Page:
Council denies rezone after neighbors object
Feb 22, 2017 11:28AM ● Published by Kelly Cannon
Craig Hinton, a resident from the neighborhood, spoke to the city council against the rezone. (Kelly Cannon/City Journals)
After members of a neighborhood voiced their opposition, the Sandy City Council voted against rezoning a parcel of land that would’ve increased the number of units per acre by 16. The public hearing took place during the Sandy City Council’s Jan. 31 meeting. The vote was 6-1 with Councilman Chris McCandles being the only vote against the denial.
David George with A Better Quality Home had requested to rezone approximately 3.68 acres, located at 789 East 7800 South, from single family residential to a planned unit development. The rezone would have changed the allowed number of units per acre from two units to 18 units.
Before being brought to the city council, the planning commission voted unanimously on Dec. 1 against the rezone, citing the plan of 60 townhomes on 3.68 acres being too dense.
“The planning commission recommended the city council not approve the request to rezone the property,” said Mike Wilcox, a long-range planning manager. “The overall attitude was the proposal was too dense for the area.”
George addressed the council saying there had been several neighborhood meetings between his company and the residents around the property, with some of the meetings becoming “vitriolic” in nature. George said he has been trying to resolve the issues brought up by the neighbors, including having a traffic study conducted. He explained the people who chose to live in the townhomes would be making a lifestyle choice.
Neighbors of the property voiced their opposition to the rezone during the nearly two-hour public hearing. Most cited the increased traffic and the increase in crime, both of which are already an issue in the neighborhood.
Resident John Yates spoke to the council, saying the plan has a road outlet next to the subdivision he lives in.
“That is a blind corner. You can’t possibly see any lanes in front of you to turn,” Yates aid. “It’s very dangerous. It’s really not designed for that kind of traffic.”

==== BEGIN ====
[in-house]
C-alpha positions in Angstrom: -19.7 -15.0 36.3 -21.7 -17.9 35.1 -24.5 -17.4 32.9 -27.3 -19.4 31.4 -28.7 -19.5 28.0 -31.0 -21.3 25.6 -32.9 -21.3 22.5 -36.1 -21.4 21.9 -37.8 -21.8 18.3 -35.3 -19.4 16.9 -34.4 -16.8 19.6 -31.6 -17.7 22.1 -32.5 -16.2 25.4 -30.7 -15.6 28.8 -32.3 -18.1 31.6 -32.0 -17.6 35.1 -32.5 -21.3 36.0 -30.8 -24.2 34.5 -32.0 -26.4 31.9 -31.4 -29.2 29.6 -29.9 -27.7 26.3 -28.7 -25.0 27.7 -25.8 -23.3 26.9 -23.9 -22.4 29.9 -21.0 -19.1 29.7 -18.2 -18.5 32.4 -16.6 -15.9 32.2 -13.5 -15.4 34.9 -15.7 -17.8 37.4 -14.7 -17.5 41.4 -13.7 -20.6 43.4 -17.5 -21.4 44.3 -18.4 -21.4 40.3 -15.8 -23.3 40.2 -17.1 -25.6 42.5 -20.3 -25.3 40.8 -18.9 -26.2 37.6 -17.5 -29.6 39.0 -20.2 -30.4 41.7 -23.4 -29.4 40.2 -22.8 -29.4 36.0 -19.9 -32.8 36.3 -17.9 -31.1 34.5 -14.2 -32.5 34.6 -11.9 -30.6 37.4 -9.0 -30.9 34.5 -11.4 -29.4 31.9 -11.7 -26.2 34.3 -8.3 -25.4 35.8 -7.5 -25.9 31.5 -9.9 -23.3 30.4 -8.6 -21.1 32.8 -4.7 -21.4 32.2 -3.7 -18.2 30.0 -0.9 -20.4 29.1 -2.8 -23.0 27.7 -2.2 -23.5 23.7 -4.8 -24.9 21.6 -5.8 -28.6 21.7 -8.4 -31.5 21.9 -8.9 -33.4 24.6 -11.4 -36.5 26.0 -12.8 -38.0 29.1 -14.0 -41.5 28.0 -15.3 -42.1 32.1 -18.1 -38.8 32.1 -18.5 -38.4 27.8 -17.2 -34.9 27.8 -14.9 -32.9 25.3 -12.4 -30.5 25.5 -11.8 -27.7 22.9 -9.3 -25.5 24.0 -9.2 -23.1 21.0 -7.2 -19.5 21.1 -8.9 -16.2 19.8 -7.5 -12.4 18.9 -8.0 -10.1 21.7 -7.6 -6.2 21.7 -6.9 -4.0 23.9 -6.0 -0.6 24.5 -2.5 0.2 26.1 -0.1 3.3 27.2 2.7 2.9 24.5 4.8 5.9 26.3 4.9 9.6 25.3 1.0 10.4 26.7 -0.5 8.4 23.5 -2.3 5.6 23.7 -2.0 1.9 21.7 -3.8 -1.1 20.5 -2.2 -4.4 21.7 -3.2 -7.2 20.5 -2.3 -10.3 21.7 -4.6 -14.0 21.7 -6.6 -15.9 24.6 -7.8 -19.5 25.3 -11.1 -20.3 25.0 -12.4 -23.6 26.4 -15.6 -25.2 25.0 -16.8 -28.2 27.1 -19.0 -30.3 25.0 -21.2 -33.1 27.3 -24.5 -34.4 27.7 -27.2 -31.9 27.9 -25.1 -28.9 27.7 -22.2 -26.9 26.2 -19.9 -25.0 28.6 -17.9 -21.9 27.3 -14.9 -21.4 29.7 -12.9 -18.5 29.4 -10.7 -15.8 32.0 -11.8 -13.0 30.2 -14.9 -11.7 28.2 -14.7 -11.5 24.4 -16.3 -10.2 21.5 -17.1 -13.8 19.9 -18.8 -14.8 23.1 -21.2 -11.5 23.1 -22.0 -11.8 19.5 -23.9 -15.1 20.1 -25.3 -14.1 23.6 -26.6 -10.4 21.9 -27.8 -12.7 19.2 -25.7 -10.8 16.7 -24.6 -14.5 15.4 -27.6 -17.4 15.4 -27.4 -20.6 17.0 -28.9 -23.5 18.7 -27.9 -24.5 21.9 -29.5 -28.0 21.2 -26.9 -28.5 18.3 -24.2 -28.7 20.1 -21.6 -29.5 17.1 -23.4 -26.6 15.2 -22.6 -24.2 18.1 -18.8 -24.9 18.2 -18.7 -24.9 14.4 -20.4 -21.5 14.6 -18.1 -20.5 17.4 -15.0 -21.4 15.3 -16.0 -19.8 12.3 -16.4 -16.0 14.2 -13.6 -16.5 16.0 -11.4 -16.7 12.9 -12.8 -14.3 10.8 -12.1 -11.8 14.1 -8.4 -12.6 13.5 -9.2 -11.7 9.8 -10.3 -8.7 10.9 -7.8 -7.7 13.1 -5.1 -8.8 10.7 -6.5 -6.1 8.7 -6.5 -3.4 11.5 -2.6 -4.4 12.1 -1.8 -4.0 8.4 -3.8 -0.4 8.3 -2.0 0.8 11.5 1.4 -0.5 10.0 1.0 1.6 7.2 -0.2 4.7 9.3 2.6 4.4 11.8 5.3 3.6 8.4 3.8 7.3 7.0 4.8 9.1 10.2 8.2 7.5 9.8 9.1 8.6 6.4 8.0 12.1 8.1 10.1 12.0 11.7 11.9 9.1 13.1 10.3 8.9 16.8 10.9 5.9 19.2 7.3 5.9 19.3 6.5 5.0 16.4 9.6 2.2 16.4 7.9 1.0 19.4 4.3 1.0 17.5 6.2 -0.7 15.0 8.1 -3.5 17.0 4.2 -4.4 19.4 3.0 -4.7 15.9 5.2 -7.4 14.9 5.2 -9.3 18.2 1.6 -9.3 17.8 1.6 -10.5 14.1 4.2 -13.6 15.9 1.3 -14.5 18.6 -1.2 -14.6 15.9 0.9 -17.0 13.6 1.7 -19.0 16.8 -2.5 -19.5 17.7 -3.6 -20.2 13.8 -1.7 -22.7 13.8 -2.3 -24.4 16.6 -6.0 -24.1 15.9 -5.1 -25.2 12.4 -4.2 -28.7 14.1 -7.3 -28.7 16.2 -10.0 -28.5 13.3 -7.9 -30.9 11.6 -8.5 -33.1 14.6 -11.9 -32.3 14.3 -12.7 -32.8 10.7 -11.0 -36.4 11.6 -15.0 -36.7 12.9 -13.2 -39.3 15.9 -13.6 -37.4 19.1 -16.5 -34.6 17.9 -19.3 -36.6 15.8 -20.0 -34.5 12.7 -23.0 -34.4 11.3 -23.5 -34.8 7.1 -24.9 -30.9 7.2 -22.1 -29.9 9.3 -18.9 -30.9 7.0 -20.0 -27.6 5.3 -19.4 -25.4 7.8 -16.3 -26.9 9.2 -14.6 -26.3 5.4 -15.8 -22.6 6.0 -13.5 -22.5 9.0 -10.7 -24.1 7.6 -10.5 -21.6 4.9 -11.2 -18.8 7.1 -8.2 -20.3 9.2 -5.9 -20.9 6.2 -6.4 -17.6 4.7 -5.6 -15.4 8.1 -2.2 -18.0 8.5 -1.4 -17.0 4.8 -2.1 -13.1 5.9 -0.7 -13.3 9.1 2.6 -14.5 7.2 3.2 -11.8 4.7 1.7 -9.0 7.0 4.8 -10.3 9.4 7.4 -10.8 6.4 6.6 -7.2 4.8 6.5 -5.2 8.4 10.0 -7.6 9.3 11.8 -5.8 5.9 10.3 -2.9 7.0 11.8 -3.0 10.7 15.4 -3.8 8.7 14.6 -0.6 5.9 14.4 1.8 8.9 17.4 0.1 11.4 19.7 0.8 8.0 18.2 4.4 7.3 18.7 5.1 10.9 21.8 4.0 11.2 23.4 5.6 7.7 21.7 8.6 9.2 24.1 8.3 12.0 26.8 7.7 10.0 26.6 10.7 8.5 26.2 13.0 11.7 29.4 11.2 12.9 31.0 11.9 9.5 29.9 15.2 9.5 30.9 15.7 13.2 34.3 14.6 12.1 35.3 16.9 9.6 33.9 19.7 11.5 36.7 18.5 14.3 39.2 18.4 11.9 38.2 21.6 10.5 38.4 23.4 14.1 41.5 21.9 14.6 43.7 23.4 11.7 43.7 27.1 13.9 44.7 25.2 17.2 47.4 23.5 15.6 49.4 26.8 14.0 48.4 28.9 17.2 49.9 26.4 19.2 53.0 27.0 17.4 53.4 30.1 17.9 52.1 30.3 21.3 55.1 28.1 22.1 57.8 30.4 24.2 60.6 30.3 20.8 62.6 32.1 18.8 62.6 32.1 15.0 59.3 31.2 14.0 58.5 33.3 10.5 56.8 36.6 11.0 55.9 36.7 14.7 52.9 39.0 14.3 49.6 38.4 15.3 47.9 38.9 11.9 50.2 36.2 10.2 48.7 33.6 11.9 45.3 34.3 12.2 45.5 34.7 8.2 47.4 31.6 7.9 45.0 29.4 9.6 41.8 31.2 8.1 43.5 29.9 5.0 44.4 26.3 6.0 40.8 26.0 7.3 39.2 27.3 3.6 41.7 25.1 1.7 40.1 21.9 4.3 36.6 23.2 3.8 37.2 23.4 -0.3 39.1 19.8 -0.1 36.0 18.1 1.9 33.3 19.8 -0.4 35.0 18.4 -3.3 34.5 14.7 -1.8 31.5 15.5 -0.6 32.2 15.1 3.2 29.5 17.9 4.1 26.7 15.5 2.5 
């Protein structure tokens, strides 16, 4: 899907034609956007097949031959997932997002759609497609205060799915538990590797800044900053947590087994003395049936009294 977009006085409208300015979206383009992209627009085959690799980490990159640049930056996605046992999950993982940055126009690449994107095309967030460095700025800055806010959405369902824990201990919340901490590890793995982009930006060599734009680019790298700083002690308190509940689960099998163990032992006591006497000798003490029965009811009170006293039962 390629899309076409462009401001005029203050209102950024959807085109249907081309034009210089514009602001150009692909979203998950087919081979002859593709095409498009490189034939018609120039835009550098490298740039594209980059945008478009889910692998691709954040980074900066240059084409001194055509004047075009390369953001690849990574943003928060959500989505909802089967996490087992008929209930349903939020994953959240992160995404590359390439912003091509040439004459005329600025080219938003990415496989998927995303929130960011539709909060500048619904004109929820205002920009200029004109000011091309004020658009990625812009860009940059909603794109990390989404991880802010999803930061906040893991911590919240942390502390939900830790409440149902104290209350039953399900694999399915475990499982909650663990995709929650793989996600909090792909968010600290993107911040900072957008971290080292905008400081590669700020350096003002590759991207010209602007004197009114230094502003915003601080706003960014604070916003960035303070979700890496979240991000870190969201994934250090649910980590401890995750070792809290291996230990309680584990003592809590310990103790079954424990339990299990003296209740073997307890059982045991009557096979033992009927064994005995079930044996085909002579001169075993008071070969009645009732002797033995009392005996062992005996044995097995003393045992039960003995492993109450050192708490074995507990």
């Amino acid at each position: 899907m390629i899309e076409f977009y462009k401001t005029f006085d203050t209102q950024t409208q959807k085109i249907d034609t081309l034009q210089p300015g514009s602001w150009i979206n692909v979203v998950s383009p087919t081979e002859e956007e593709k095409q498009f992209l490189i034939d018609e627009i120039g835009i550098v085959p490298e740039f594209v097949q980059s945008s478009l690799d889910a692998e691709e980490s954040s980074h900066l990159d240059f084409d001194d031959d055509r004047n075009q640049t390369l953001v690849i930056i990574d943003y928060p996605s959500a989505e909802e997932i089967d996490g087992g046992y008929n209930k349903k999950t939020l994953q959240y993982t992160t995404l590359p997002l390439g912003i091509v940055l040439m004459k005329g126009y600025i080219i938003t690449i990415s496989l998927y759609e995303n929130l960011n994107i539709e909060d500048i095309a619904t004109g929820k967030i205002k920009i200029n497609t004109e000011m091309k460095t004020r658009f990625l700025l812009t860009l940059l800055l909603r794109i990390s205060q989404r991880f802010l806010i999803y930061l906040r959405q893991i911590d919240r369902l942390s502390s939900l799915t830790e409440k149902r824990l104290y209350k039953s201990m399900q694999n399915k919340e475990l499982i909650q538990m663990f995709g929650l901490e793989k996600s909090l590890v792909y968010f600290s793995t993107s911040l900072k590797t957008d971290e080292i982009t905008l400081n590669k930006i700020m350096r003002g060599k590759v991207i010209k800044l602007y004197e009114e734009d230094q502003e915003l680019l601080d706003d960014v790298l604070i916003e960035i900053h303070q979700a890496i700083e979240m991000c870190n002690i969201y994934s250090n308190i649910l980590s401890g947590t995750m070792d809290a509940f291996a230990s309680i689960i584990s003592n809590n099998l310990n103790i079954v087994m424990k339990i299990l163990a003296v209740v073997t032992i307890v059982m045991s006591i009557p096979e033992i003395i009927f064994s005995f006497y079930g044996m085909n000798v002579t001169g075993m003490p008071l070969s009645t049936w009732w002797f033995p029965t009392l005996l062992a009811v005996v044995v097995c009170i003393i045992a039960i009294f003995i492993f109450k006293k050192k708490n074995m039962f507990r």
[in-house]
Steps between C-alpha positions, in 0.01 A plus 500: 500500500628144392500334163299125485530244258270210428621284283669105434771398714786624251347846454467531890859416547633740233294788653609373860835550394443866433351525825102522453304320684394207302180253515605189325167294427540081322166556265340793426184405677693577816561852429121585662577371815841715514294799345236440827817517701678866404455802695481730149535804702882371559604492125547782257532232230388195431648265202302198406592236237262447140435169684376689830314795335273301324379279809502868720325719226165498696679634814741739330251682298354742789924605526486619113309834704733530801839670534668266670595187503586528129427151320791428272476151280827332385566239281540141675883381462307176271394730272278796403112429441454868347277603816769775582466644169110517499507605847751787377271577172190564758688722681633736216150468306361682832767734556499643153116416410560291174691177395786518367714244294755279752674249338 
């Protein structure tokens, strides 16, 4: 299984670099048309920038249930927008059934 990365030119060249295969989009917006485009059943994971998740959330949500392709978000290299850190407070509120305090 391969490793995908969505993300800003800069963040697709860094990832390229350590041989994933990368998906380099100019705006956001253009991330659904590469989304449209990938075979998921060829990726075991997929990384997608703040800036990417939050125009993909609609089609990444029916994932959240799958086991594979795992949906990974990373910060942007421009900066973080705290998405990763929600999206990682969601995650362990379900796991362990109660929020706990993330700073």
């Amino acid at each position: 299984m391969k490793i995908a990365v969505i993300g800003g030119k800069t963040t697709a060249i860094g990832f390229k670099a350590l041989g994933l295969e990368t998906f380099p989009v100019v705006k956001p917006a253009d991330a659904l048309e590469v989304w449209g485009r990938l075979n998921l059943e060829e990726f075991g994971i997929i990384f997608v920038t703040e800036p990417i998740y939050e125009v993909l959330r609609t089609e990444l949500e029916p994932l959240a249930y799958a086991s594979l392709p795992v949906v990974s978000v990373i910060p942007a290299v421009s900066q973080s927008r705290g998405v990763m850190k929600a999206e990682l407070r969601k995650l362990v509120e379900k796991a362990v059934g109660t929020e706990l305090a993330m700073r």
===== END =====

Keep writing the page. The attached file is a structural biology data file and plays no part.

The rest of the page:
Resident Ron Nacarado also cited the traffic and the speeding of cars on 7800 South.
“The traffic is going to be considerably more than what it is now and it’s like a freeway now. We can’t get people to slow down to the speed limit,” Nacarado said. “With as many units as they want to have come in, it’s going to increase the traffic and the crime rate. And we have enough of that as it is.”
Resident Pat McGregor also spoke against the rezone, saying she would like the development to keep in harmony with the nature of the neighborhood.
“Connor Ridge Cove is a beautiful neighborhood. We’d like to see that kind of thing continue on 7800 South,” she said.
After the public hearing concluded, the council asked questions of the developer but seemed mostly to be in opposition to the rezone. Councilwoman Kristin Coleman-Nicholl said she used to live in the neighborhood in question, saying it was where she and her husband bought their first home. Coleman-Nicholl acknowledged the concerns of the neighbors, saying they were real.
“This community is very well rooted and is generally acceptable of reasonable development. I don’t think this is reasonable development for this neighborhood,” Coleman-Nicholl said. “The density is too high and I’m not in support of it.”
Councilman Scott Cowdell also spoke against the rezone, saying 60 units is too high. Cowdell also said there was a serious lack of visitor parking.
“I see no visitor parking. That’s ridiculous. I have six children and 20 grandchildren. They come to my house every Sunday,” Cowdell said. “Someone mentioned it would be for empty nesters. Where on earth would empty nesters park their families? I don’t get it. Honestly. I don’t get it.”